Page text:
I fully concur Rohan, it's a great piece of work - I've read my copy twice!!
David & Ian are to be congratulated for a great piece of work, well done!!
I've never been there so i'm even more curious about the place now, thanx to
the quality review these two have produced...
> Date: Wed, 3 Sep 2014 05:29:49 +0000
> Subject: [Birding-Aus] The birds of Christmas Island, Indian Ocean: A review
> Hi All,
> The birds of Christmas Island, Indian Ocean: A review by David James
> and Ian McAllan has just been published in the journal Australian
> Field Ornithology. This is a comprehensive review (180 pages) and a
> significant contribution to ornithology in the region. I expect it
> will be of great interest to many on birding-aus and is a must-have
> for anyone planning to visit the island. The summary is copied below.
> A pdf of the review is freely available on the Birdlife Australia
> website at:
> SUMMARY This paper is an account of all known records of birds from
> Christmas Island in the eastern Indian Ocean. It also includes reviews
> of the history of the Island’s ornithology, its avian biogeography,
> the taxonomy of selected endemic taxa, population estimates of
> resident species, and current and past threats to its birds. One
> hundred and forty-nine species of birds have been recorded from the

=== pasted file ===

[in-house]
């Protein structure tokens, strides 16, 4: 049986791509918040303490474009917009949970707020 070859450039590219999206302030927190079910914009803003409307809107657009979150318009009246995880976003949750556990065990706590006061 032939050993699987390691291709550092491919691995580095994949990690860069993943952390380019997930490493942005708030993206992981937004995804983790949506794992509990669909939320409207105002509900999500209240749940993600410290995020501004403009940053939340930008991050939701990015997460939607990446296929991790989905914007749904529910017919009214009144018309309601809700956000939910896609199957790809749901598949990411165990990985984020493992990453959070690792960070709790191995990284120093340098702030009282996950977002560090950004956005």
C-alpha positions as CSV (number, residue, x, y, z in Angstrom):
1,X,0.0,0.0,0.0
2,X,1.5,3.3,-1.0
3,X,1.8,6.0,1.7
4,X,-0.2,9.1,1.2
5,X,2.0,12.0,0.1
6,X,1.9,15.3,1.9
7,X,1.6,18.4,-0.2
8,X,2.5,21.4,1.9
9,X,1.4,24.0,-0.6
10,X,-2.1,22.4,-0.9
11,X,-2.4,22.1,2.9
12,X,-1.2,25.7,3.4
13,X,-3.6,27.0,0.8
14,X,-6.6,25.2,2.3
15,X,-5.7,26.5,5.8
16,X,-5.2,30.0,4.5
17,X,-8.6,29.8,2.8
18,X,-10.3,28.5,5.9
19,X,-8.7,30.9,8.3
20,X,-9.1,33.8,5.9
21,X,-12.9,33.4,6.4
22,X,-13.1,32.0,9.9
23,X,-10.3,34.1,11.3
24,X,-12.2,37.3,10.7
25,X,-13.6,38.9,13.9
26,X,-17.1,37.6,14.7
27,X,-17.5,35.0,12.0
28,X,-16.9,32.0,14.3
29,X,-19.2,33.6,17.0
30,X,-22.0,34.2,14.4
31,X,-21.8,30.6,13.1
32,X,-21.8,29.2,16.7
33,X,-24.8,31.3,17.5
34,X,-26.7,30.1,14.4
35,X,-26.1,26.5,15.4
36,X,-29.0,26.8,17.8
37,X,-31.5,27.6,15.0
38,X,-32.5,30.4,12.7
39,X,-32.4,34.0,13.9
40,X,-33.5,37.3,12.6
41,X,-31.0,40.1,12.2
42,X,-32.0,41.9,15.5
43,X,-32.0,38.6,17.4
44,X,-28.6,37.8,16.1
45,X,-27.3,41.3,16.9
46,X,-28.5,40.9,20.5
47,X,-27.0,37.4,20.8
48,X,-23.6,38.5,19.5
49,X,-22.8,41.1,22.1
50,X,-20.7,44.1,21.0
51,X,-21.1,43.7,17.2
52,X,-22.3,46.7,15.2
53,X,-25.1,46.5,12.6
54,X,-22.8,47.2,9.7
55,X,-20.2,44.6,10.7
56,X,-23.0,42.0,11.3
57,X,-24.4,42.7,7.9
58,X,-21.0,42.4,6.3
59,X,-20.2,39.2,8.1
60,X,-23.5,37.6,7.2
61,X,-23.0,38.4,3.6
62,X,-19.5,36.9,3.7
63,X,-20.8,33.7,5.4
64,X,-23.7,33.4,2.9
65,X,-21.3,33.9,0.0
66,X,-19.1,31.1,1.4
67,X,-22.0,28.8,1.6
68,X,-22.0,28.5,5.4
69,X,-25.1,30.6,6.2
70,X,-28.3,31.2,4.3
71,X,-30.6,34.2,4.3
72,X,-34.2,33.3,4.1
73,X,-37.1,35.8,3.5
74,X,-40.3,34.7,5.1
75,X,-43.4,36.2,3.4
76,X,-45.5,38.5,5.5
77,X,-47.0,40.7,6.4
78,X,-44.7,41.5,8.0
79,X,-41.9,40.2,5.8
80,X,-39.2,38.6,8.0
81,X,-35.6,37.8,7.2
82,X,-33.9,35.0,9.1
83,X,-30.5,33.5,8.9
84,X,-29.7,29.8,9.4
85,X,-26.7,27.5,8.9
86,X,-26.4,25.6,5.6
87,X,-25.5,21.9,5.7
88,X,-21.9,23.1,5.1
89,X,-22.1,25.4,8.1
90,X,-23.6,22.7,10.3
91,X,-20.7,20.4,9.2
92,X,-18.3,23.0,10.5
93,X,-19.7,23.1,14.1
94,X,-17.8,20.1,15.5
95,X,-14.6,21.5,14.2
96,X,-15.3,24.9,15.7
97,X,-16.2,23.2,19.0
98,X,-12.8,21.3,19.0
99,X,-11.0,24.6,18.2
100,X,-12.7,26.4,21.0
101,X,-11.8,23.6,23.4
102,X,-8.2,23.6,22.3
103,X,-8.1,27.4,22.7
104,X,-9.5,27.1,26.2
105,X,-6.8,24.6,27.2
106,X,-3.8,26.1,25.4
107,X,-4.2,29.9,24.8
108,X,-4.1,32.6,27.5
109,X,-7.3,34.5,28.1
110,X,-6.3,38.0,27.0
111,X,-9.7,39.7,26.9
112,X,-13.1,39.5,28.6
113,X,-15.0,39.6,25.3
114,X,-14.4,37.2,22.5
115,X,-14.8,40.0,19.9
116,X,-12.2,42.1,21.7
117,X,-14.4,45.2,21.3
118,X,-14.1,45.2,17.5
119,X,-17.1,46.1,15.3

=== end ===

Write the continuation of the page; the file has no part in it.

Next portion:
> Island, of which 14 are breeding landbirds, nine are breeding
> seabirds, 18 are rare visitors and 108 are vagrant species. The Island
> has a high degree of endemism and this is expressed in the avifauna
> through 11 endemic taxa among the 23 breeding species.
> Biogeographically, Christmas Island is an oceanic island, with
> breeding and visiting species originating from several sources
> including South-East Asia, Australia, the Palaearctic, pelagic, and
> other undetermined sources. Links to the Greater Sunda Islands and
> Wallacea are very minor. The Island was first occupied by humans in
> 1888. Since then, three bird species have been introduced (two
> deliberately) and four have self-colonised. No bird taxa have become
> extinct locally, despite several extinctions of other endemic and
> indigenous fauna. However, numerous threatening processes are placing
> increasing pressure on native birds.
> Rohan Clarke
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